Turbinate

The turbinates are structures on the side wall of the inside of the nose. They project into the nasal passages as ridges of tissue. The turbinates help warm and moisturize air as it flows through the nose. The inferior turbinates can block nasal airflow when they are enlarged and can block airflow when they are enlarged and touch the nasal septum.

The turbinates are made of bone and soft tissue. Either the bone or the soft tissue can become enlarged. In most patients, enlargement of the soft tissue part of the turbinate is the major problem when the turbinates become swollen. When the turbinates are large, they are called hypertrophic turbinates.

Nasal obstruction is a fairly common problem. Patients with nasal obstruction have trouble breathing through their nose. This can force them to breathe through their mouth, leading to a sensation of a dry mouth. In many patients, these symptoms get worse at night when they are lying flat. This can cause them to have less restful sleep.

Nasal Obstruction

Nasal obstruction can be caused by a number of problems. For example, things like allergies can cause nasal obstruction. Another very common cause of nasal obstruction is narrow nasal passages. Often, narrow nasal passages are the result of problems with the nasal septum and turbinates.

The nasal septum and the turbinates are normal parts of the nose. The nasal septum is the structure that divides your nasal passages into the right and left sides. A deviated septum refers to a septum that is crooked.

The turbinates are also inside the nose, near the septum. There is usually space between the septum and turbinates to allow air to pass through the nose. The turbinates can cause nasal obstruction if they are too large. There are several different types of turbinates in the nose. The ones that most commonly affect airflow are called the inferior turbinates.

Nasal Septum

The septum is made of cartilage and bone. The cartilage and bone of the septum are lined by a thin membrane called mucosa. This layer acts like a layer of skin for the inside of the nose. This layer covers and protects the cartilage and bone. It also helps to keep the inside of the nose moist.

When the septum is deviated, one or both sides of the nose can become blocked. In these instances, surgery can help correct the deviation and improve airflow.

The CT scan and picture of the nose shown below demonstrate show examples of a deviated nasal septum. Both of these images point to a deviated nasal septum on the left side of the nose.

Rhinoplasty Recovery

For a short time following nose surgery, you may experience swelling, bruising, pain, bleeding, stuffiness or headaches. In most cases, these symptoms subside within a couple days, and most patients are able to return to work within a week.

The result of your surgery will gradually become apparent in the days following your procedure, with full results appearing once the swelling has gone down completely. The vast majority of patients with realistic expectations are extremely happy with the results of rhinoplasty.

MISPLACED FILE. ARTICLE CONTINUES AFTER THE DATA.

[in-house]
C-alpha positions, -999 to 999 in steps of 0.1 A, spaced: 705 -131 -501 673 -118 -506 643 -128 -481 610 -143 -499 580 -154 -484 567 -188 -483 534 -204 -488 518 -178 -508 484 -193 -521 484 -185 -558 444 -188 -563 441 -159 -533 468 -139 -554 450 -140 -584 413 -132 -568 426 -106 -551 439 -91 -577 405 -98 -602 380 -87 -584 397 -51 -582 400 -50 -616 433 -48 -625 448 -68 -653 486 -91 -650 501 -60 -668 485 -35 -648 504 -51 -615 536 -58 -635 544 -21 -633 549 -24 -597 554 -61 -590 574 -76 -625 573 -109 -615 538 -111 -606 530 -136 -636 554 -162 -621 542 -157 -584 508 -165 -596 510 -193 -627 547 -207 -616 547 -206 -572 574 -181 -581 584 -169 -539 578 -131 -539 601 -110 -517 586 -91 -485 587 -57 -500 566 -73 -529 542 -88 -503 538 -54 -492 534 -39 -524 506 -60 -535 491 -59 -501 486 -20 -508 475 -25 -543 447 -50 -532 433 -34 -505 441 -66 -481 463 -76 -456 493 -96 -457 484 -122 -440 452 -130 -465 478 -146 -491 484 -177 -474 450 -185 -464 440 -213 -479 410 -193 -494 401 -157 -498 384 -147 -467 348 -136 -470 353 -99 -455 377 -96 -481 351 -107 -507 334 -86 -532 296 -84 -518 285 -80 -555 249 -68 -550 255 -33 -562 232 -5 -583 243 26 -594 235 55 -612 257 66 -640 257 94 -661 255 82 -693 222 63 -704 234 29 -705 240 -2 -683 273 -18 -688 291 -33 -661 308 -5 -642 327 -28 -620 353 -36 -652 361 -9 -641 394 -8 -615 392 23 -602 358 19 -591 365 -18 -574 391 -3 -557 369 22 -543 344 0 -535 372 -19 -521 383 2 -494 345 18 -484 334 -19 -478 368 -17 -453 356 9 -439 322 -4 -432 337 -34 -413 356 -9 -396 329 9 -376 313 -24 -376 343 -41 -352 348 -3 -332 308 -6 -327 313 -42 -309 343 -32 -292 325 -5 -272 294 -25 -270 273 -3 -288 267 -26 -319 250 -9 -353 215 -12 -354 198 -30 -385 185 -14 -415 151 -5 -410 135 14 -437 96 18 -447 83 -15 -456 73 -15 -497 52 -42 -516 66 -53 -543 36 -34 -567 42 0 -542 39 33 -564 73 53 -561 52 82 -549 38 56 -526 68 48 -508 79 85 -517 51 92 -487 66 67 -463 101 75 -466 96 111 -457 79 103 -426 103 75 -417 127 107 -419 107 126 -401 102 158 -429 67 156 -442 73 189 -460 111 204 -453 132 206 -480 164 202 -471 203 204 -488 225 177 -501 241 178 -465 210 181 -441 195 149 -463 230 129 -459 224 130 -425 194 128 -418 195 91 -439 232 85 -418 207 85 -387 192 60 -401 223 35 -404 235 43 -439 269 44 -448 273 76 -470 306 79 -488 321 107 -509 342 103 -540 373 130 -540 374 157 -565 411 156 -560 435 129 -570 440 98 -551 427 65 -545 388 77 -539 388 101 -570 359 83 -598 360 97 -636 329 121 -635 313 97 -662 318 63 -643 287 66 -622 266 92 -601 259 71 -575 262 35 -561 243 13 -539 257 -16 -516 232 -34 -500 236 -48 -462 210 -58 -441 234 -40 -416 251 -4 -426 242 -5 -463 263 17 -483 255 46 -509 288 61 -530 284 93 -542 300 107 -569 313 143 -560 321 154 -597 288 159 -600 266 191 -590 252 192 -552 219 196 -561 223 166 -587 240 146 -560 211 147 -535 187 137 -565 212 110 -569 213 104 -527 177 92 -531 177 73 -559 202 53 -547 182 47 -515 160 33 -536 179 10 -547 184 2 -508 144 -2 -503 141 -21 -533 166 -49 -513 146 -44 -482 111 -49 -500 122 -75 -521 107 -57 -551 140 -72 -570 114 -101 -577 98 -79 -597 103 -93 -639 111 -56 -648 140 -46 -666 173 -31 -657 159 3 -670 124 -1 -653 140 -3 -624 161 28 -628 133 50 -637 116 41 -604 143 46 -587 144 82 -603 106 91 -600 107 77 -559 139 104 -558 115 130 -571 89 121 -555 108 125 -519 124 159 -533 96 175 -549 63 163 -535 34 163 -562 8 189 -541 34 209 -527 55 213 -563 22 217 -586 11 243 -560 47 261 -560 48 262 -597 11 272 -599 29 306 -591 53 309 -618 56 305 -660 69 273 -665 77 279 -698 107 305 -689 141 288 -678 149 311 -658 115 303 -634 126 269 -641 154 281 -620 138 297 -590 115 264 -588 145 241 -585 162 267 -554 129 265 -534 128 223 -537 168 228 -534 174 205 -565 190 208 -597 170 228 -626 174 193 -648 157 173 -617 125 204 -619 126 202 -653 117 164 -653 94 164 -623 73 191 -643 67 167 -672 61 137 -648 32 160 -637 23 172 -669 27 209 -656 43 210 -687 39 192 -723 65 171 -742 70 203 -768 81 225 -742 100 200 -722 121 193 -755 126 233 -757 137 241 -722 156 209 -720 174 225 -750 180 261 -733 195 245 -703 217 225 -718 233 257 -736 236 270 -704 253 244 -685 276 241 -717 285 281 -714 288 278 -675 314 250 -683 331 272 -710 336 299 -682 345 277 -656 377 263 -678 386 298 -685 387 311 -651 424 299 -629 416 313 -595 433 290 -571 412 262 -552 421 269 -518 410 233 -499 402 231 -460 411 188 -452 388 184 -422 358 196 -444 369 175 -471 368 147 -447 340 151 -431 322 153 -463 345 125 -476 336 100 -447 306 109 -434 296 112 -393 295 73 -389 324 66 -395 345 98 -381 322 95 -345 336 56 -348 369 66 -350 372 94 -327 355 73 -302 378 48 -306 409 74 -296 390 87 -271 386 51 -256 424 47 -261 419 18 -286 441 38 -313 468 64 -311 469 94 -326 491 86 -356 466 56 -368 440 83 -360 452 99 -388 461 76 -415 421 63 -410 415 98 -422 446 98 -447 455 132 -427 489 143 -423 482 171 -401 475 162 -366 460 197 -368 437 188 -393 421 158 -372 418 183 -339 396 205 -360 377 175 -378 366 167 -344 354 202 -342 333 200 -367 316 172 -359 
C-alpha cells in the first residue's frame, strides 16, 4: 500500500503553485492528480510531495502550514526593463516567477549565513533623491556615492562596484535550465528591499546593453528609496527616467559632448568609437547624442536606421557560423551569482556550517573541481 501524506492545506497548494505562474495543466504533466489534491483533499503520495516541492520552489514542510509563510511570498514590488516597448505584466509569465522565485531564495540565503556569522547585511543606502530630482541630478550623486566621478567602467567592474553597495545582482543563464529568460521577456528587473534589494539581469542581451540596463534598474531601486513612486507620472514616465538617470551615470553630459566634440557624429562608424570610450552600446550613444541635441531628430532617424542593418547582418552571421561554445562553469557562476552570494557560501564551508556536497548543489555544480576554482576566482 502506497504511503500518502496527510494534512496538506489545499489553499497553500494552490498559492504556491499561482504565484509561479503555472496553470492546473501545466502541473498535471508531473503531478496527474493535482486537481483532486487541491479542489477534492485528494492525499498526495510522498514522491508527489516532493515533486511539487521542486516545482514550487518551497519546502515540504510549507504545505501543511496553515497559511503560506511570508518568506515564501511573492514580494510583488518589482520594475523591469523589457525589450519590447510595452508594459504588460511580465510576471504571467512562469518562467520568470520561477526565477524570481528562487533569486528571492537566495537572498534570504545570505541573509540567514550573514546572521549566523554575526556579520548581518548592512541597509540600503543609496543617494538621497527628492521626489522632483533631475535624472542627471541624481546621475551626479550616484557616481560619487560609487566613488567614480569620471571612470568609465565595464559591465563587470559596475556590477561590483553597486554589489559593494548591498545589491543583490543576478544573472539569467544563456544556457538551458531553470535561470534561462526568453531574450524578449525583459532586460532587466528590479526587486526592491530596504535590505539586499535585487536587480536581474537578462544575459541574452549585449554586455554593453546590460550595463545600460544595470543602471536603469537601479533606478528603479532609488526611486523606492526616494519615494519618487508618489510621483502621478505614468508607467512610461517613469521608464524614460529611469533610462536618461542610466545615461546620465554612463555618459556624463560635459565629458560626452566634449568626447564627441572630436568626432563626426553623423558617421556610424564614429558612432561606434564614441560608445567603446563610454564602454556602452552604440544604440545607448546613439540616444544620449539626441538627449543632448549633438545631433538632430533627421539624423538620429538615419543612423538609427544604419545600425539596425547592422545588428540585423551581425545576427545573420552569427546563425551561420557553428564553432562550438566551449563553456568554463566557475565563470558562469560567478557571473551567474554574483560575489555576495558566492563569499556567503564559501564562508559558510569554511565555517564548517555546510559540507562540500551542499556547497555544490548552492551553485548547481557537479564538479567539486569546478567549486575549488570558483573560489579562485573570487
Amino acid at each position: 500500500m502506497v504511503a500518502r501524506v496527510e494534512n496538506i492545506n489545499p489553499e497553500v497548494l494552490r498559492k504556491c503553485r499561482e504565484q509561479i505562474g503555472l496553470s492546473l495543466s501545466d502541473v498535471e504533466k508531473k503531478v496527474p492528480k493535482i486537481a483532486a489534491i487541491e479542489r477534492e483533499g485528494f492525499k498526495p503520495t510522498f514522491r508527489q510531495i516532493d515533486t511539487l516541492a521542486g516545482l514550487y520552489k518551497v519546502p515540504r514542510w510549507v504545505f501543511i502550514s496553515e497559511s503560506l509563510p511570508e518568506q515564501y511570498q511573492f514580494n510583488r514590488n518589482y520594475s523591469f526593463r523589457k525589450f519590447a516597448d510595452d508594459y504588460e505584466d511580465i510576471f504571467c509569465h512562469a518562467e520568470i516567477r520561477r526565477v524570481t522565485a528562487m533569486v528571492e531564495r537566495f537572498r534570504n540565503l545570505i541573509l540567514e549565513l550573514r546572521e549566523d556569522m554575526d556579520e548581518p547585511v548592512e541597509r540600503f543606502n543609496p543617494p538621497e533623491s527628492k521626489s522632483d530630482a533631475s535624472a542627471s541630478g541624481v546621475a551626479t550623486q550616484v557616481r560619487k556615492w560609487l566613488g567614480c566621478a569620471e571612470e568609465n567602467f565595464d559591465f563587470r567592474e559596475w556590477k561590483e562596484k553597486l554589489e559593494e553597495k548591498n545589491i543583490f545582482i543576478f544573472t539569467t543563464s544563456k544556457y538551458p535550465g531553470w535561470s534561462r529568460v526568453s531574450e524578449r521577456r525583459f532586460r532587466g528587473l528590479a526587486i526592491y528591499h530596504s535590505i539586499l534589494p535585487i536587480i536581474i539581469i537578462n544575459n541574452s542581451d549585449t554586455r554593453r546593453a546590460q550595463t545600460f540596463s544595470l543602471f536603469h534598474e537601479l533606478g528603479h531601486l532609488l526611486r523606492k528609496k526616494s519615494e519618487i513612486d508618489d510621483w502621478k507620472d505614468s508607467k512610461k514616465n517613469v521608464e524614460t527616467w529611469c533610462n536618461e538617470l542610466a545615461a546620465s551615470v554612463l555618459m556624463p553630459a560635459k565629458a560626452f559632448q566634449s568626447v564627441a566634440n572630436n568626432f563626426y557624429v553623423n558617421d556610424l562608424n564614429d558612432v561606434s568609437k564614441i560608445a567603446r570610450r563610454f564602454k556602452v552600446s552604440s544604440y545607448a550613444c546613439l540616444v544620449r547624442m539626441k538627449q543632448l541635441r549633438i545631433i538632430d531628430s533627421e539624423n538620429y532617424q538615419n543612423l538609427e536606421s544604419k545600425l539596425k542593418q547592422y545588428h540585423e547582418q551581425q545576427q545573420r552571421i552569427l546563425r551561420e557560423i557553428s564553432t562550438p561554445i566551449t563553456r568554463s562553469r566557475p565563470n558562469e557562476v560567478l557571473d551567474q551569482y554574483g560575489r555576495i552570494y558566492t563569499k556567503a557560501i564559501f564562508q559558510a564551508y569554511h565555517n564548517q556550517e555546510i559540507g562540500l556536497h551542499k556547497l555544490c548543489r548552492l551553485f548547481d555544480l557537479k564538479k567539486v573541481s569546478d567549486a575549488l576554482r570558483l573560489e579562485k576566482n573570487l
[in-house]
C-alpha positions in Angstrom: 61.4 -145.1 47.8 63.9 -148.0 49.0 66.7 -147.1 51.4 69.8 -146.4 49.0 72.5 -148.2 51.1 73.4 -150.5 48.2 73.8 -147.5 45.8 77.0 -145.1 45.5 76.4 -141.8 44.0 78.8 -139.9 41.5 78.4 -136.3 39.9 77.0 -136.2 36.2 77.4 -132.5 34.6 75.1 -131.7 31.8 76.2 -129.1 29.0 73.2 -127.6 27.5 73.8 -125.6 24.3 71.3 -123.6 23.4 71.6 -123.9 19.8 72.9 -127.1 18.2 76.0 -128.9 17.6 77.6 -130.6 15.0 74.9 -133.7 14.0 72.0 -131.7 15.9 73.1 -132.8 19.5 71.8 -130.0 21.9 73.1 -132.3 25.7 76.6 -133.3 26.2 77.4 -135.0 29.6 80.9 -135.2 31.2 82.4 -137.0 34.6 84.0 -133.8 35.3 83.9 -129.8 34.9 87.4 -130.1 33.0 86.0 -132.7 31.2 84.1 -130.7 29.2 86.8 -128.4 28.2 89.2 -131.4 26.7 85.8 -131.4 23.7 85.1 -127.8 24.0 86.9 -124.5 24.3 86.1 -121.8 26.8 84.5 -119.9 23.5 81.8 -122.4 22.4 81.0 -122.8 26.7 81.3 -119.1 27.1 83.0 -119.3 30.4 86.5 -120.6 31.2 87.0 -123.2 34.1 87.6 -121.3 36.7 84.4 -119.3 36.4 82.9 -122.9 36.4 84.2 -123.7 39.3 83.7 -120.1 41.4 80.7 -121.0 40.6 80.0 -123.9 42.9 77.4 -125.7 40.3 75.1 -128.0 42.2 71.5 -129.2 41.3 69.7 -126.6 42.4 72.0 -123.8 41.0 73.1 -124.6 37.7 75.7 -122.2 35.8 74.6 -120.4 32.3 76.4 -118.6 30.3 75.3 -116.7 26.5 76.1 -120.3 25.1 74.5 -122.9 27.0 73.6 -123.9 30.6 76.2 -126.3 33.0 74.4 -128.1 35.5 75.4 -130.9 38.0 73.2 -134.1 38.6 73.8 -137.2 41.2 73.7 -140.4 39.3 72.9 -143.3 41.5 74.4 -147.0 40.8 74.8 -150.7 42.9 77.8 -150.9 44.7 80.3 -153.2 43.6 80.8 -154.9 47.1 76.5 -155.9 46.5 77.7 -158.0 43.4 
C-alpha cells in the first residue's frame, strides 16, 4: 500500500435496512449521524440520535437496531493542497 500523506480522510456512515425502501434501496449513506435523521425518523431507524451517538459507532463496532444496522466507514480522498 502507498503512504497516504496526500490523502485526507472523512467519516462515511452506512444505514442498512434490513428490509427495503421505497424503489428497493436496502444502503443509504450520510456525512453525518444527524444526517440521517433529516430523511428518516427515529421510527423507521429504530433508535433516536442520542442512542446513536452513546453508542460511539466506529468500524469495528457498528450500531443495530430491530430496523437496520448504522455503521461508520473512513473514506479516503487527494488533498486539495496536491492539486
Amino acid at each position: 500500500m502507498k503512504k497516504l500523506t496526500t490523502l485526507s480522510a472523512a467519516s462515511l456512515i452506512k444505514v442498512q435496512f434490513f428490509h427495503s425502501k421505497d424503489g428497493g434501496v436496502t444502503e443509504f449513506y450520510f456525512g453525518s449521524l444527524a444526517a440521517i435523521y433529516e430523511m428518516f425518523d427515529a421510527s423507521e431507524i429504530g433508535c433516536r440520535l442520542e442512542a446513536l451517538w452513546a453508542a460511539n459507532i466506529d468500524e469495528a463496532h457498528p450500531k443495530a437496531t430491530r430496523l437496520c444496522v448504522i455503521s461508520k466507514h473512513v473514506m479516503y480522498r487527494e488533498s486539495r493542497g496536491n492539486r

Diagnosis

The diagnosis of a deviated septum can be made by your doctor. Your doctor will perform a thorough evaluation of your symptoms and will examine your nose. You may undergo a procedure in the office called a nasal endoscopy to diagnose the cause of your nasal obstruction. A deviated septum can also be seen on a CT scan, but a scan is often not necessary to diagnose the cause of nasal obstruction.

After making the diagnosis, your doctor can discuss treatment options for you. If you have troublesome symptoms, you may be a candidate for surgery to straighten your septum.

Surgery

Surgery to correct a deviated septum is called a septoplasty. Septoplasty is most commonly performed to help relieve nasal obstruction. Sometimes, septoplasty is a necessary part of other surgical procedures like sinus surgery or nasal tumor removal.
During a septoplasty, your surgeon will attempt to straighten the cartilage and bone that have led to the septum being deviated. During the procedure, the lining (the mucosa) is first lifted off the cartilage and bone. The cartilage and bone can then be reshaped. Sometimes, portions of the cartilage and bone need to be removed. The lining is then laid back down.

Because the septal cartilage has ‘memory’–it has a tendency to assume its initial shape– the septal cartilage can sometimes bend after the surgery.

Septoplasty is a procedure that is done in the operating room under anesthesia. The procedure is typically performed under general anesthesia, but your doctor can help you decide if local anesthesia is an option for you. The procedure is typically performed on an outpatient basis. This means that patients come in and go home the same day.

You may have splints or packing inside your nose during the healing process. In some instances, there may be nothing more than dissolving stitches inside your nose. Your surgeon can let you know whether packing or splints will be placed in your nose and how long they will stay in place. – See more at: http://care.american-rhinologic.org/septoplasty_turbinates#sthash.VOY6MTEp.dpuf

Post-Operative Care

You can expect to have pain, fatigue, nasal stuffiness, and mild nasal drainage after your surgery. Pain is generally mild with this type of surgery and is typically well controlled with oral pain medications. The stuffiness typically results from swelling after the procedure, and typically generally starts to improve after the first week. You may have drainage of some mucus and blood from your nose after surgery. This is a normal part of the healing process.

You may be asked to use saline sprays or irrigations after your surgery. Please check with your surgeon about any post-operative care you will need to perform to allow your nose to heal properly.

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